by Susan Letourneau
In 1984, I participated in a golf tournament in a small town 50 miles from my Alberta home. When the time came to drive home, it was evening and dark clouds were forming on the horizon.
Five miles into my journey I was enveloped in a deluge of rain. Visibility fast diminished as the rain increased and night approached. I had unwisely chosen to drive home on backcountry roads rather than the highway, so there were no lights, and with the increasing rain, I was hardly able to see the road.
I missed a hairpin turn and drove straight off the road, literally sailed through the air, over a barbwire fence, and landed in a hay field. As the car hit the ground, my face hit the steering wheel and my lip split open. I struggled out of the car, found the road and began to walk.
With no warm clothes, I was very cold in the pouring rain. As I walked, I watched for farmhouses where I could find help. I knocked on the door of two different houses, but no one answered.
I was surprised because Alberta is known as a very friendly place, but
it was after 11 p.m., so the homeowners probably didn’t feel safe opening the door to a stranger so late.
Cold, wet, and bleeding profusely, I walked on another half hour before lights appeared from another farmhouse. It was past midnight, but when I knocked on the door, it was opened immediately by a woman about 70 years old. She enveloped me in a huge hug and said everything would be OK.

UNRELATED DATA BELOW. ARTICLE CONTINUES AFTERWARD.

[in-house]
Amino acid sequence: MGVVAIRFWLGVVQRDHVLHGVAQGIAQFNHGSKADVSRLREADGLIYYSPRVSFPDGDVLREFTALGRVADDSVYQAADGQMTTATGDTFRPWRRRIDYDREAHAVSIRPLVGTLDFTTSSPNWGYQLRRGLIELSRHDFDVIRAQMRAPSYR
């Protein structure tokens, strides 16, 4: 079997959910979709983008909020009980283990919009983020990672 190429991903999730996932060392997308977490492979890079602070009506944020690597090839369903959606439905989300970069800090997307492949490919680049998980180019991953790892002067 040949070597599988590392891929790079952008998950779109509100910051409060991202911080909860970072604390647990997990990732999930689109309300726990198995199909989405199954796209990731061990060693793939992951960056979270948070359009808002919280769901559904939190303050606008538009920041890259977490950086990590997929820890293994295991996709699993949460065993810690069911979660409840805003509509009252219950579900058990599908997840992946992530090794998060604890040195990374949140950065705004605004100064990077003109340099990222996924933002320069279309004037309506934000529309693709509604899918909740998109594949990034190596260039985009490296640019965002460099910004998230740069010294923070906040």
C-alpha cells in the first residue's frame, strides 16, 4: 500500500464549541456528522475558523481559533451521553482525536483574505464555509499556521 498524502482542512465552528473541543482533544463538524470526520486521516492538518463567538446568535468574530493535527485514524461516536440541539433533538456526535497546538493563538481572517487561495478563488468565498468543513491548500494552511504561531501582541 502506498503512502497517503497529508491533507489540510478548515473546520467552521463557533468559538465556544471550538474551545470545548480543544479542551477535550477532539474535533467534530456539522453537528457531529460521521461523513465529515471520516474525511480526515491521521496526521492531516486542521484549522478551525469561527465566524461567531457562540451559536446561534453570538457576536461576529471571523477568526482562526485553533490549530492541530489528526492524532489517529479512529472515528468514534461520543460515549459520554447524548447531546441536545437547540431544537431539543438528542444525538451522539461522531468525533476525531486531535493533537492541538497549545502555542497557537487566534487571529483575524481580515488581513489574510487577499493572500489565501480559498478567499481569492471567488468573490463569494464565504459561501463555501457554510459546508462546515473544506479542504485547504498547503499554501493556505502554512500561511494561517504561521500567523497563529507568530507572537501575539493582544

She sat me down in her kitchen, gently mopped my face, made me tea and wrapped me in a blanket, trying to stop my shaking and shivering. She called the Royal Canadian Mounted Police (RCMP) to come to help.
While we waited for them, she wrapped her motherly arms around me and rocked me like a baby — treating me as though I was her own daughter. As we talked, she told me her name was Gwen Hurler and she lived there alone.
The RCMP arrived and drove me to a hospital to get stitches.
When I got home the next day, I sent Gwen flowers and a heartfelt thank you letter. For years after, we exchanged Christmas cards; each of mine included another note of thanks, not just for her help, but also for her courage in opening that door.
At 70, she would not have been able to defend herself had I been a burglar rather than a woman in great distress, yet she didn’t hesitate one second to open her door to me — blood, sweat, tears and all.
Gwen has since passed on to what I’m sure is a great reward. I want to let others know what a warm, kind and lovely woman she was, and take one more opportunity to say thank you to her.